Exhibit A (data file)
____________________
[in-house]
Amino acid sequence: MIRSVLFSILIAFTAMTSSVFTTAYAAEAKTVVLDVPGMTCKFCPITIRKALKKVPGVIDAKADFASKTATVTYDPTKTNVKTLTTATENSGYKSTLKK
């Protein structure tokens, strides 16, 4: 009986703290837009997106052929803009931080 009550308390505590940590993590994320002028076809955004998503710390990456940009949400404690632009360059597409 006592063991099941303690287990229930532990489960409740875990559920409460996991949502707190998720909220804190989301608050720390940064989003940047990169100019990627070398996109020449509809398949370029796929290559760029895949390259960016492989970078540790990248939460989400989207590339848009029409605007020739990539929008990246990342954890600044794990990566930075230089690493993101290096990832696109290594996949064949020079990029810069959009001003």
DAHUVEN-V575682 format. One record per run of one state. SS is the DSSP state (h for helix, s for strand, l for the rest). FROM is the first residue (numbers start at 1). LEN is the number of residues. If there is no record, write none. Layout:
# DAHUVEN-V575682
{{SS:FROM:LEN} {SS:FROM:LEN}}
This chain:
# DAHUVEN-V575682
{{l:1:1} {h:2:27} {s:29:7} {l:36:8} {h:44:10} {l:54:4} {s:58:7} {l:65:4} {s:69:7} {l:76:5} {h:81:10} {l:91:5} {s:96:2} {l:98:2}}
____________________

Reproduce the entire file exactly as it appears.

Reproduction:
[in-house]
Amino acid sequence: MIRSVLFSILIAFTAMTSSVFTTAYAAEAKTVVLDVPGMTCKFCPITIRKALKKVPGVIDAKADFASKTATVTYDPTKTNVKTLTTATENSGYKSTLKK
């Protein structure tokens, strides 16, 4: 009986703290837009997106052929803009931080 009550308390505590940590993590994320002028076809955004998503710390990456940009949400404690632009360059597409 006592063991099941303690287990229930532990489960409740875990559920409460996991949502707190998720909220804190989301608050720390940064989003940047990169100019990627070398996109020449509809398949370029796929290559760029895949390259960016492989970078540790990248939460989400989207590339848009029409605007020739990539929008990246990342954890600044794990990566930075230089690493993101290096990832696109290594996949064949020079990029810069959009001003």
DAHUVEN-V575682 format. One record per run of one state. SS is the DSSP state (h for helix, s for strand, l for the rest). FROM is the first residue (numbers start at 1). LEN is the number of residues. If there is no record, write none. Layout:
# DAHUVEN-V575682
{{SS:FROM:LEN} {SS:FROM:LEN}}
This chain:
# DAHUVEN-V575682
{{l:1:1} {h:2:27} {s:29:7} {l:36:8} {h:44:10} {l:54:4} {s:58:7} {l:65:4} {s:69:7} {l:76:5} {h:81:10} {l:91:5} {s:96:2} {l:98:2}}